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Jo Stafford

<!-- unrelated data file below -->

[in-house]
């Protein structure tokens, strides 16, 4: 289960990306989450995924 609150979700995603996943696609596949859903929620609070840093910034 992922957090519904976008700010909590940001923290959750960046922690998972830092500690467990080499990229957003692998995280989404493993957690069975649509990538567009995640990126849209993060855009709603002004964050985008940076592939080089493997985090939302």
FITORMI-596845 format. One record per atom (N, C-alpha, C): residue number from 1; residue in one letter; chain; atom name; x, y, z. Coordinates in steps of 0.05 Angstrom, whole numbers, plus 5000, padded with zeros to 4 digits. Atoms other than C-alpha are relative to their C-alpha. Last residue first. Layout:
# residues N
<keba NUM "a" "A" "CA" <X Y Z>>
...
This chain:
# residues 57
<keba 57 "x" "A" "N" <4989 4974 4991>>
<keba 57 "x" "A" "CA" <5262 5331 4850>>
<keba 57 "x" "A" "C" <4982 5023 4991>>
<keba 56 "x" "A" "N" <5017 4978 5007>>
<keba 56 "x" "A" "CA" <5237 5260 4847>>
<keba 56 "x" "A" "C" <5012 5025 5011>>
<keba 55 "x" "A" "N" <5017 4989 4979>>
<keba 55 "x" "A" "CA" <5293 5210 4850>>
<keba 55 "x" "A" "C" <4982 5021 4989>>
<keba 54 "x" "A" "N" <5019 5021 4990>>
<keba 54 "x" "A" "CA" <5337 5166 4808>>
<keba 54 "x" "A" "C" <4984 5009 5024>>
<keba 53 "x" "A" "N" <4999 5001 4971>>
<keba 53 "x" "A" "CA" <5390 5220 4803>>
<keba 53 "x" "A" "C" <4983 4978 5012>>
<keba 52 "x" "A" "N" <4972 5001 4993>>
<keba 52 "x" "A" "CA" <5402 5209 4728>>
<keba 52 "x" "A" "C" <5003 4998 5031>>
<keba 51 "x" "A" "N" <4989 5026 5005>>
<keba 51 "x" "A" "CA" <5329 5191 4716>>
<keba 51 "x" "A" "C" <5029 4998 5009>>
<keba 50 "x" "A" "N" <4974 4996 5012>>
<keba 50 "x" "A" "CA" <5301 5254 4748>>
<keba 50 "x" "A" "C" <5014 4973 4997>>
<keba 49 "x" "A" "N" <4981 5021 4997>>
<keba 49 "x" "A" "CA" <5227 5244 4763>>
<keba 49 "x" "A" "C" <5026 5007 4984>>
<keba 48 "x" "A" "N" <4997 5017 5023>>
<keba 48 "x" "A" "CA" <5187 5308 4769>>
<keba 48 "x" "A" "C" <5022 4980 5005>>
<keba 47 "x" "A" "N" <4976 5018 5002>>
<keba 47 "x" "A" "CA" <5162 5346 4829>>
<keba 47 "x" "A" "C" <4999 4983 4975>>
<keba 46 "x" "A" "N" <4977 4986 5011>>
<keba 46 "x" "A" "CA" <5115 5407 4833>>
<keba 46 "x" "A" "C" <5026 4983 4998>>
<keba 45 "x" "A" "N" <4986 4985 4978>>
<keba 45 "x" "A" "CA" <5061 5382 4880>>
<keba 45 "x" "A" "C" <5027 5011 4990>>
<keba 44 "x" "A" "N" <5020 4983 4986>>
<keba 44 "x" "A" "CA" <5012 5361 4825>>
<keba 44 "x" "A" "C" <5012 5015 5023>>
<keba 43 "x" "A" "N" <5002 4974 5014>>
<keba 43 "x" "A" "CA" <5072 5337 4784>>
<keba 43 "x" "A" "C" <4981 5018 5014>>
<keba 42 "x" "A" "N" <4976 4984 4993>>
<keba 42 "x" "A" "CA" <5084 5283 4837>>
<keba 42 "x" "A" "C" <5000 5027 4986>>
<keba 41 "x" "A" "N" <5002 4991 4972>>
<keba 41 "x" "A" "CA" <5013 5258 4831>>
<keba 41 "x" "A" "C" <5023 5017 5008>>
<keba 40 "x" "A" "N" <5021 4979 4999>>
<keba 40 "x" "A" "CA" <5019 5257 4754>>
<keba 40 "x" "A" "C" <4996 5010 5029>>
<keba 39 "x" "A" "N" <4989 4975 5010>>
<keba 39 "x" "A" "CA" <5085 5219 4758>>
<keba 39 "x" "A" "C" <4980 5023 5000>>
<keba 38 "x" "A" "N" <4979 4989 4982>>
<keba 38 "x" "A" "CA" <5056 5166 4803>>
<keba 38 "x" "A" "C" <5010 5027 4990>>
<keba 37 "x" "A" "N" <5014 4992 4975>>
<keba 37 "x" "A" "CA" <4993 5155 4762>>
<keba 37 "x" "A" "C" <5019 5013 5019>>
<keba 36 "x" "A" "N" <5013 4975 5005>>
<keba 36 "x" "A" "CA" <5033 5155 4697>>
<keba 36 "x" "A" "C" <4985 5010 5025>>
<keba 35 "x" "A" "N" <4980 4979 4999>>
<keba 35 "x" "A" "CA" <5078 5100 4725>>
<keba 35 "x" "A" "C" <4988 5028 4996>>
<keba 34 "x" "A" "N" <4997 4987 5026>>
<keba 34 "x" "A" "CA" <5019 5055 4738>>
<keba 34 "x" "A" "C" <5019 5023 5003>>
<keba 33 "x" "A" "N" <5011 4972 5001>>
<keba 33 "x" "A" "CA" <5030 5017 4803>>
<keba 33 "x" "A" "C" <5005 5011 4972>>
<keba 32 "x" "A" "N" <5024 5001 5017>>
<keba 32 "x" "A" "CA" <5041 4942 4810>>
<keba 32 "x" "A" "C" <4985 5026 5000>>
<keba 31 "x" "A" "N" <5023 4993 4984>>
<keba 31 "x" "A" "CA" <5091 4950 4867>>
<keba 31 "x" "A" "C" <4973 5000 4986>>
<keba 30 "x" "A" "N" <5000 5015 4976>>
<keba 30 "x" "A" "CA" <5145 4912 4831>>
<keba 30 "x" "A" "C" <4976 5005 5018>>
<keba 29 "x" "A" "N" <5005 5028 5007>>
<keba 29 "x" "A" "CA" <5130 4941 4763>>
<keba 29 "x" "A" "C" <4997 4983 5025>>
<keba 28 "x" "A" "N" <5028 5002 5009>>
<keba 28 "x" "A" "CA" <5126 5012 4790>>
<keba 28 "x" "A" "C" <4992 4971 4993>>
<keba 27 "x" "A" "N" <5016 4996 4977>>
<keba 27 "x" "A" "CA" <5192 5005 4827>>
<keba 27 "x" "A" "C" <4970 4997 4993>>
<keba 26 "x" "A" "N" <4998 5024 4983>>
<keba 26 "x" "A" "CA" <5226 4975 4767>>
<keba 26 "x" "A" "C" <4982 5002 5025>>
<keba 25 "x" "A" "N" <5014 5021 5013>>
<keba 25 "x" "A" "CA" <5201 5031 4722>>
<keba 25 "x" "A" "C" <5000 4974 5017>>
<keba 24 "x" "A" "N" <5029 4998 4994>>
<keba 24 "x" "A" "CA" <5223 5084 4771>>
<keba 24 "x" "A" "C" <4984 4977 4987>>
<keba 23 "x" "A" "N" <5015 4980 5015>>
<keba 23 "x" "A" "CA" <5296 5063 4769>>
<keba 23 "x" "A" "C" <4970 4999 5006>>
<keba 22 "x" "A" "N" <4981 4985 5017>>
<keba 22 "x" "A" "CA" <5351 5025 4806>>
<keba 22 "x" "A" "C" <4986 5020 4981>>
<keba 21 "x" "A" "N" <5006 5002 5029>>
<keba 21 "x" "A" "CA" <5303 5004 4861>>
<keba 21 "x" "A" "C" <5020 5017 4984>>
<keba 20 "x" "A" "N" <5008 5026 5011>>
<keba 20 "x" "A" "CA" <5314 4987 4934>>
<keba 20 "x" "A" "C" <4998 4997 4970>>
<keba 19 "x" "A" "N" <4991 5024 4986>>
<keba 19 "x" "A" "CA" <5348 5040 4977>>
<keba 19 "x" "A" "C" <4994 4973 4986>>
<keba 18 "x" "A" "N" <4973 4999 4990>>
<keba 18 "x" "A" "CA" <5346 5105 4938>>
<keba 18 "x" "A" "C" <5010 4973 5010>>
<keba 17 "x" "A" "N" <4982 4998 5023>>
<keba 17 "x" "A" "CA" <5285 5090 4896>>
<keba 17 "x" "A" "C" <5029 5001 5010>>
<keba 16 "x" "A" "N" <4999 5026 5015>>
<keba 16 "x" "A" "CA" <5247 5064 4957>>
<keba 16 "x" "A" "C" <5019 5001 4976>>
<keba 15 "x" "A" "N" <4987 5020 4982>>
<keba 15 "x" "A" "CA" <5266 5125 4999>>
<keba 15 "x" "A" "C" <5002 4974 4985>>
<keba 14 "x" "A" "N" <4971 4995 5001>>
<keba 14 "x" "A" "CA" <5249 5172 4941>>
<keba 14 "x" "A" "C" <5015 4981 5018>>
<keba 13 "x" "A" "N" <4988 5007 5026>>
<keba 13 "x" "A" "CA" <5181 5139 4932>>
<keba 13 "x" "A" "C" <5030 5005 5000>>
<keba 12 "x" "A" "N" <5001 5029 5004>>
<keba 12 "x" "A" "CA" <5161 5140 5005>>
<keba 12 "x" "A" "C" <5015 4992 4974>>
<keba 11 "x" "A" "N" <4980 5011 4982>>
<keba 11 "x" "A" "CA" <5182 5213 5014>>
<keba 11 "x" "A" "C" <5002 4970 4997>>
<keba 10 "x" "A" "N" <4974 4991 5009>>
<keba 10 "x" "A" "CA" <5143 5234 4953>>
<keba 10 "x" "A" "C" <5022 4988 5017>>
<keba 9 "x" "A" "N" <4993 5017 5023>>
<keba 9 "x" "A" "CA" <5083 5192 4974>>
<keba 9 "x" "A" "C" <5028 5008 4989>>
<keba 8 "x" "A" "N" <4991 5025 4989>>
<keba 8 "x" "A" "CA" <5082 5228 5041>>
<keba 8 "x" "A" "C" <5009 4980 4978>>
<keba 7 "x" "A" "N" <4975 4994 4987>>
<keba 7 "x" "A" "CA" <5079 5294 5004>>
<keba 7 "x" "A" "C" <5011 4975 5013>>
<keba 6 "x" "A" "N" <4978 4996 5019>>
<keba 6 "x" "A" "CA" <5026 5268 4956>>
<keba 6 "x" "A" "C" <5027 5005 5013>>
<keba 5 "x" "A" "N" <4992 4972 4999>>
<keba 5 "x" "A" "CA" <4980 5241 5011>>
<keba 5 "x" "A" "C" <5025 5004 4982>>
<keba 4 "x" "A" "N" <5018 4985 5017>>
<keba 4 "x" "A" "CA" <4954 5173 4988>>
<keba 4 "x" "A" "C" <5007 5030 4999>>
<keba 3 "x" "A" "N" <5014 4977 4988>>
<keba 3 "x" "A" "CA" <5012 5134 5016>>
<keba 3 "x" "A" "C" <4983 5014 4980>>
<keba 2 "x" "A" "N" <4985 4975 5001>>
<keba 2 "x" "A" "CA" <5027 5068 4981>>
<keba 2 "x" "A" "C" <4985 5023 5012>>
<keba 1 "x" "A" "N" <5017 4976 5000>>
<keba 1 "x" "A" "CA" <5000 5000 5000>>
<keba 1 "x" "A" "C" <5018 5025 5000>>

It should come as no surprise to anyone familiar with the lyricism of either artist that the late tenor saxophonist Lester Young cited vocalist Jo Stafford as one of his favorite performers. Stafford’s readings of classics like “You Belong to Me,” as well as her lesser-known interpretations of material such as “Where Are You”—which combines an aching romanticism and the hip-swaying sensuality of African-American-derived post-World War II music—possess an indisputable depth and intensity. (And this despite often corny orchestral arrangements by the singer’s husband, Paul Weston.) The Portrait Collection, a three-CD set, also highlights Stafford’s best-selling spiritual/gospel recordings, as well as material recently reissued on the undervalued JoJazz collection, which features the coursing romanticism of tenor saxophonist Ben Webster. Stafford had ceased performing by the mid-’60s, but she and Weston returned to the studio in the late ’70s to record (under a pseudonym) a revealing commentary on the state of popular songwriting since Tin Pan Alley—funky yet off-key versions of the Bee Gees’ “Stayin’ Alive” (you can finally understand the words) and an equally hilarious reading ofHelen Reddy’s “I Am Woman,” during which Weston’s piano somehow retains a straight face.